This receiving corps has the talent to perform like this every week. It is time for some consistency.

Robert Griffin III the Passer Still Needs Work

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    Even after throwing for 291 yards and leading his team to an overtime win, Robert Griffin III remains something of an enigma.

    He was gutsy and dynamic in clutch situations, but his accuracy was abysmal at times. Griffin's unfortunate habit of telegraphing many throws led to a handful of passes being batted down at the line of scrimmage.

    Washington boasts a natural playmaker at quarterback but one who still needs to develop key aspects of his game.

We're Still Waiting for Improvements on Special Teams

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    What has been a nightmare season for the special teams so far is not getting any better. The unit suffered through another error-strewn performance.

    Two blocked field goals and a pitiful return game undermined the offense. Most of the focus has been on the group's issues in coverage, but this is a special teams weak in every area.

    It is also a unit seemingly destined to putting a win in jeopardy every week.

Restraint Leads to Solid Third-Down Defense

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    Coordinator Jim Halsett has his critics, and I'm certainly one of the most consistent, but he deserves credit for the smart choices he made on third downs against the Chargers.

    In particular, Haslett used a restrained approach to stifle quarterback Philip Rivers. During the first half Haslett frequently sent only a three-man rush at Rivers.

    Packing the zones with extra defenders made it tough for San Diego to convert. The Chargers finished just 3-of-9 on third downs, and much of that was due to Haslett's measured approach.

David Amerson's Inconsistency Is Worrying

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    Haslett may have called a nice game on third downs, but that won't stop him being concerned about the performance of top rookie David Amerson.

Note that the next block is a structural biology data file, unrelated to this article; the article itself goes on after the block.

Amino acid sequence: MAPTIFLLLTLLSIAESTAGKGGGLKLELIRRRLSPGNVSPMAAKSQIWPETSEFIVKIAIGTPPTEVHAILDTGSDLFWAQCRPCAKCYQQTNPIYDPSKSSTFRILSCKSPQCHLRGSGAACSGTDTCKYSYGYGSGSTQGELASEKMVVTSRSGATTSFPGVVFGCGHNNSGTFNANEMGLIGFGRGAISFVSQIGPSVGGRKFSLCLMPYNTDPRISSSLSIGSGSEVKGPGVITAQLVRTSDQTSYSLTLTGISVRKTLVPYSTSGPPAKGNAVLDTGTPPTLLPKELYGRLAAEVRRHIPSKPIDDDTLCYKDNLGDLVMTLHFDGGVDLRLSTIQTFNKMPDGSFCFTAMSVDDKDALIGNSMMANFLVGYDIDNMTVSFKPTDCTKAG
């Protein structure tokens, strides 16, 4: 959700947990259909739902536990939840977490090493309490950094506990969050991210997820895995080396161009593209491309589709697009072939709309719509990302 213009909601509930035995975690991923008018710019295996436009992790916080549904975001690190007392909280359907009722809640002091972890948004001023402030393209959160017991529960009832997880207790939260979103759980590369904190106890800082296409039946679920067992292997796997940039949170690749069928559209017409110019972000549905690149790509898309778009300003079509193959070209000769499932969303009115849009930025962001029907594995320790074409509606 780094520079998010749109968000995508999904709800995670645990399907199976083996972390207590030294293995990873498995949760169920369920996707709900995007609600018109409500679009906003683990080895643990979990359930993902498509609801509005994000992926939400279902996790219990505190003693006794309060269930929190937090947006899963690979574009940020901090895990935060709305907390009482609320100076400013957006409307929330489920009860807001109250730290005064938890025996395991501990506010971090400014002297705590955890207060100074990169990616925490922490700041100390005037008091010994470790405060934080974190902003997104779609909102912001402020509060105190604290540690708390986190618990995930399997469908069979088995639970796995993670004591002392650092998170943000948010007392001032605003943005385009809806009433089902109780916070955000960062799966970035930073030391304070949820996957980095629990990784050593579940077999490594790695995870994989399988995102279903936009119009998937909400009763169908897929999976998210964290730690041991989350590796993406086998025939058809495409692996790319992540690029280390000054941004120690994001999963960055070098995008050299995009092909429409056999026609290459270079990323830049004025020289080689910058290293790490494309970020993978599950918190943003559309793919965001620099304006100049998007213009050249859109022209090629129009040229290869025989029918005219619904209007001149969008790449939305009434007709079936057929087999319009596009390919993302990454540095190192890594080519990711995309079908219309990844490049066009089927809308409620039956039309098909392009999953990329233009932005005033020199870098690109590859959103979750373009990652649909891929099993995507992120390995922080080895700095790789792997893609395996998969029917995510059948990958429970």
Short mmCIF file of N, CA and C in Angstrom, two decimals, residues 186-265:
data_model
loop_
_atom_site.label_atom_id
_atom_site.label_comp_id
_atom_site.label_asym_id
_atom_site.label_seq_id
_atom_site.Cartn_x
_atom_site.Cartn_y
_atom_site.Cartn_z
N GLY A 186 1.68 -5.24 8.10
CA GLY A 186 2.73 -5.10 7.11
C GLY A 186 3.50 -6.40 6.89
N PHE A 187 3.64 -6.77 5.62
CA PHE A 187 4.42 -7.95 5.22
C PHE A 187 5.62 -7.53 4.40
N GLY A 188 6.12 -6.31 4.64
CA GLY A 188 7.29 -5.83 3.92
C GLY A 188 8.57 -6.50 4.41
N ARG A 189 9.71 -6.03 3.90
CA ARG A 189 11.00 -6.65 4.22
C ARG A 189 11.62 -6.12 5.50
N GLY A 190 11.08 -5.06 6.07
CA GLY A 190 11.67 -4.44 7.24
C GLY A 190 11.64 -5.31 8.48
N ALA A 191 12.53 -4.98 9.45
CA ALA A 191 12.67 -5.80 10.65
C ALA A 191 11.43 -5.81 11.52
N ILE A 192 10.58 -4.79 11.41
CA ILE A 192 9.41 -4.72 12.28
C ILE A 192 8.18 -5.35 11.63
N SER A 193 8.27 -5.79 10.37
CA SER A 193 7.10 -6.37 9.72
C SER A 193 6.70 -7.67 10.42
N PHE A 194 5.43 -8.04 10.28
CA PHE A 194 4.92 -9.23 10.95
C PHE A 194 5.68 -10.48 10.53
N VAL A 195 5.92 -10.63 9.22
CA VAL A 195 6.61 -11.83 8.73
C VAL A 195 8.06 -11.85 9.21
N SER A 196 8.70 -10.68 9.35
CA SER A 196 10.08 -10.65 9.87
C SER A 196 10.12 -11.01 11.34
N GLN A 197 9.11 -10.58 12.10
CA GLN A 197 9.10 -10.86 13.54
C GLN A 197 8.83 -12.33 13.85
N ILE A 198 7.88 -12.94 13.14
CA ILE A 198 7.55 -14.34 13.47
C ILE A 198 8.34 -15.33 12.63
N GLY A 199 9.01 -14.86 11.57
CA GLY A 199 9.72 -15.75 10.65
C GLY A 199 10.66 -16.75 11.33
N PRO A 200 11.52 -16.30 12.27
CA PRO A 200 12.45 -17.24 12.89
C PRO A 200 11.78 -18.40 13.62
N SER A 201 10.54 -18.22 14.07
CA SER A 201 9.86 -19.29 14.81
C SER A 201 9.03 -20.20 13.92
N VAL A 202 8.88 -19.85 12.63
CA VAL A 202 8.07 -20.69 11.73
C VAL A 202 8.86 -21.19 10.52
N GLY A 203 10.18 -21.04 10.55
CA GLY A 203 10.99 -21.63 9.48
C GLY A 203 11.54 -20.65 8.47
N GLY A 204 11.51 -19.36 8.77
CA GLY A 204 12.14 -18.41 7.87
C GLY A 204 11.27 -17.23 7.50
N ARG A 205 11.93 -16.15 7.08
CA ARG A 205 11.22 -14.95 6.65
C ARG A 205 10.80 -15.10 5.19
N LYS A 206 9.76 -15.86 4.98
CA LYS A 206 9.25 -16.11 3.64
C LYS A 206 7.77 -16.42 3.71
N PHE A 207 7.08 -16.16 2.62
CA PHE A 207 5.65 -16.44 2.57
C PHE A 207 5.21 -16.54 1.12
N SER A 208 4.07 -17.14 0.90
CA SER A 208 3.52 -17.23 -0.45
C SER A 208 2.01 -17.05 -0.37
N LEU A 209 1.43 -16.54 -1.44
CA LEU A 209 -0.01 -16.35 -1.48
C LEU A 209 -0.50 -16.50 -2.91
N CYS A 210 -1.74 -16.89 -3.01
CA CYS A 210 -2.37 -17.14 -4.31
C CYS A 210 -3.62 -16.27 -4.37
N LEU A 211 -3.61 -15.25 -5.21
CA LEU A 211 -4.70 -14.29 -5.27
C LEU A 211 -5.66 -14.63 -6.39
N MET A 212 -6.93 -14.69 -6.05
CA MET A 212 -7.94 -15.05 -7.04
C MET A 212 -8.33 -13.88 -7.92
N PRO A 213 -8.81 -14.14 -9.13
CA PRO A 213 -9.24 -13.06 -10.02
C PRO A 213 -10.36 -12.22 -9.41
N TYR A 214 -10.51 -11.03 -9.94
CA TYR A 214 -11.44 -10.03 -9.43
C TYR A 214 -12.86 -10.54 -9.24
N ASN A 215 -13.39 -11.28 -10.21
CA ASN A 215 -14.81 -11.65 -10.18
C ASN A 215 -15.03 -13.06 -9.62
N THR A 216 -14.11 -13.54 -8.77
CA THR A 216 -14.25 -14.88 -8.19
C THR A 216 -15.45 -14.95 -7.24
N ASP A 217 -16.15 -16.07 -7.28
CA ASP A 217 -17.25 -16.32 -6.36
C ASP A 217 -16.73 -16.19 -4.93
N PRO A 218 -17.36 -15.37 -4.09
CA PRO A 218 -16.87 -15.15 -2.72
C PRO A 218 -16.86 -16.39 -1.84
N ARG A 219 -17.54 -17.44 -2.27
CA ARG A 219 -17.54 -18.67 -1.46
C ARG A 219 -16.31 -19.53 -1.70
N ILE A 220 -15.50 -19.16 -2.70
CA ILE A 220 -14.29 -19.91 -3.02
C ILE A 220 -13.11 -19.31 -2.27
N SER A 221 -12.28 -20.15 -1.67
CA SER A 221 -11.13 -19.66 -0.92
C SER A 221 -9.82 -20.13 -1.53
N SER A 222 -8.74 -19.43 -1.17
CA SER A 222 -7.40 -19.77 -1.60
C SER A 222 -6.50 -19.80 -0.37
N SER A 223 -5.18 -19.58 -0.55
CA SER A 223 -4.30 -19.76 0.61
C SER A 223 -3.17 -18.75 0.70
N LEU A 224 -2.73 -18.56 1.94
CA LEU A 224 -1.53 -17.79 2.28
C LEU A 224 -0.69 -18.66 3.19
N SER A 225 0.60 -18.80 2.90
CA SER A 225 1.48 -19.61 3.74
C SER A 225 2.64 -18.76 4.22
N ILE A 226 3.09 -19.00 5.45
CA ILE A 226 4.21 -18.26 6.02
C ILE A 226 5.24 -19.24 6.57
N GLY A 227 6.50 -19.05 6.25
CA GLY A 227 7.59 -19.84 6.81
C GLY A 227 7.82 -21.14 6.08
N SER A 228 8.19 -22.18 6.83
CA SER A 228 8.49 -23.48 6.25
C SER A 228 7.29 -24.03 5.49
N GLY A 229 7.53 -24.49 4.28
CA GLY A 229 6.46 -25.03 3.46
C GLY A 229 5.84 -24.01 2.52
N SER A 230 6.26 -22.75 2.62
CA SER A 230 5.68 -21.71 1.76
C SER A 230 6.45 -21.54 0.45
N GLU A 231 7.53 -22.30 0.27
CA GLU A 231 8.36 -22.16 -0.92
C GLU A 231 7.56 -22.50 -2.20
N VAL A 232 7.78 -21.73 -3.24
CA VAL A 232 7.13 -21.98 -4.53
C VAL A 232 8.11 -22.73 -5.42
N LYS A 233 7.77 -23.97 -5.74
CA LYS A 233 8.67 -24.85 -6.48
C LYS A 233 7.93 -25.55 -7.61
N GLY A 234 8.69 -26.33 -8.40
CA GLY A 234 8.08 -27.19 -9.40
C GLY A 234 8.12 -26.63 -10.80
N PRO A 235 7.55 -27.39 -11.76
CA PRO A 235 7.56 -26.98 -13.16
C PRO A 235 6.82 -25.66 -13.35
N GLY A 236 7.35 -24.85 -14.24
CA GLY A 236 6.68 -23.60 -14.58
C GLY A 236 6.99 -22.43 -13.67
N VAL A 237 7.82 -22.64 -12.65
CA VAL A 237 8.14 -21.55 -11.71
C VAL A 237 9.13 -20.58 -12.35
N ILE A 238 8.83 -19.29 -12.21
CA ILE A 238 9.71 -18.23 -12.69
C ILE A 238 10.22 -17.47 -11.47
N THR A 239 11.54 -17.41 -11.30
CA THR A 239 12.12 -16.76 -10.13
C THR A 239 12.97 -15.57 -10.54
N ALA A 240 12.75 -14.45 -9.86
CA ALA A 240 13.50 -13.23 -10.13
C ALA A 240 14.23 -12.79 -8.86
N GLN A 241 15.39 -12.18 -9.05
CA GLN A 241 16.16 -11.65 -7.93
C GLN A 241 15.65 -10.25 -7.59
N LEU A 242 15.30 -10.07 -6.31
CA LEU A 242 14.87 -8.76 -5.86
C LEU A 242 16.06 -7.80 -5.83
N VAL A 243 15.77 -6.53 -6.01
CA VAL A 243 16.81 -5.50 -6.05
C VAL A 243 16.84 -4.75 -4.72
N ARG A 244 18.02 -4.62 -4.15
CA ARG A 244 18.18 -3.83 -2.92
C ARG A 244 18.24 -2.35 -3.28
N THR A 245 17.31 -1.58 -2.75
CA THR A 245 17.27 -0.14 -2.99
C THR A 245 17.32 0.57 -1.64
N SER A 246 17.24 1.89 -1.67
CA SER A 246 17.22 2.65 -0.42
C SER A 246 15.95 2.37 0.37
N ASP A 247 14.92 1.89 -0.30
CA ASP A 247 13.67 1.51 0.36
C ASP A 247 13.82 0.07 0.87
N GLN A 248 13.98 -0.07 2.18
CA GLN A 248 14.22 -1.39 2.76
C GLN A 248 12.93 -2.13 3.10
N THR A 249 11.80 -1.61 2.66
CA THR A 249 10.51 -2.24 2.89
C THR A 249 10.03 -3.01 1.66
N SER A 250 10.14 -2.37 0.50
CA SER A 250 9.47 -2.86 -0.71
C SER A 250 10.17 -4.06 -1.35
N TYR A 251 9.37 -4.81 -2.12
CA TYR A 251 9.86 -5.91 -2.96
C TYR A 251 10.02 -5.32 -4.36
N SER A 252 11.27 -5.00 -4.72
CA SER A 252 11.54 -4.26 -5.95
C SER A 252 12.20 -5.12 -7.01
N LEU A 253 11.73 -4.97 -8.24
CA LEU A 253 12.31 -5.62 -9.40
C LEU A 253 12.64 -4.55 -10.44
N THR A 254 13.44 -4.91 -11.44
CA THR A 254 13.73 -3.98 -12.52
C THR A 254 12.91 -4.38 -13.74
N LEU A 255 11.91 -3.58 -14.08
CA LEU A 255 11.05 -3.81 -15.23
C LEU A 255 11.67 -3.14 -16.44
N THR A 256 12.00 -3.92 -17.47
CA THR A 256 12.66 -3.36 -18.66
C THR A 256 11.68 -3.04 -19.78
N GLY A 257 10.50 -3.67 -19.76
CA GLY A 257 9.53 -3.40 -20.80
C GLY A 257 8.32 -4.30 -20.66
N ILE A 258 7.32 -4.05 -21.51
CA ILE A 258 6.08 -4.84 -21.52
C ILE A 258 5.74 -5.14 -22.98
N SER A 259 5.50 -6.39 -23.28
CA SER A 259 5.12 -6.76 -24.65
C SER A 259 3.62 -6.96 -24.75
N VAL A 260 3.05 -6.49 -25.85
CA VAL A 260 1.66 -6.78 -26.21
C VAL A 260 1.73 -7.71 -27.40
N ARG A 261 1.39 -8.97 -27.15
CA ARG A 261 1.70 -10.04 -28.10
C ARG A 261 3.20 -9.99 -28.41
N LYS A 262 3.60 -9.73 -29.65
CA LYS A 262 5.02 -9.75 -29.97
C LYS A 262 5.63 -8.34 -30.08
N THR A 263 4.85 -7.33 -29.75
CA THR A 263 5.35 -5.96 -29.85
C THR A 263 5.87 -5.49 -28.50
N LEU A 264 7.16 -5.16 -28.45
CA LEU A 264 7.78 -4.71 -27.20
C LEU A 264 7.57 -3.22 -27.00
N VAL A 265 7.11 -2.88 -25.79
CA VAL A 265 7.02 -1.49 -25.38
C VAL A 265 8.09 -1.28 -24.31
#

The first-year cornerback was routinely victimized by fellow rookie Keenan Allen. The Chargers' third-round pick caught eight passes for 128 yards and a touchdown.

    Most of those catches came against Amerson. The Redskins' second-round selection is struggling to establish any consistency. He was promising at times as a press corner against the Denver Broncos in Week 8. But against the Chargers, Amerson was frequently outwitted by a receiver's initial move.

    Haslett needs Amerson to become a key figure in Washington's suspect secondary. But for that to happen the first-year defensive back has to develop some consistency.

A Happy Knack for Turnovers Could Prove Crucial

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    Before Week 9, Philip Rivers had been intercepted just five times this season. He had become a model of efficiency.

    But Washington's defense still managed to snare a pair of his passes. Those thefts helped limit San Diego's high-powered attack despite a big passing day from Rivers.

    The turnovers kept Washington in the game while the offense tried to establish some rhythm.

    This defense is never going to dominate. But the unit's flair for opportunism could prove crucial during the remainder of the season.

    If the turnover-happy defense can keep giving the offense chances, Washington might still put together the winning run it needs.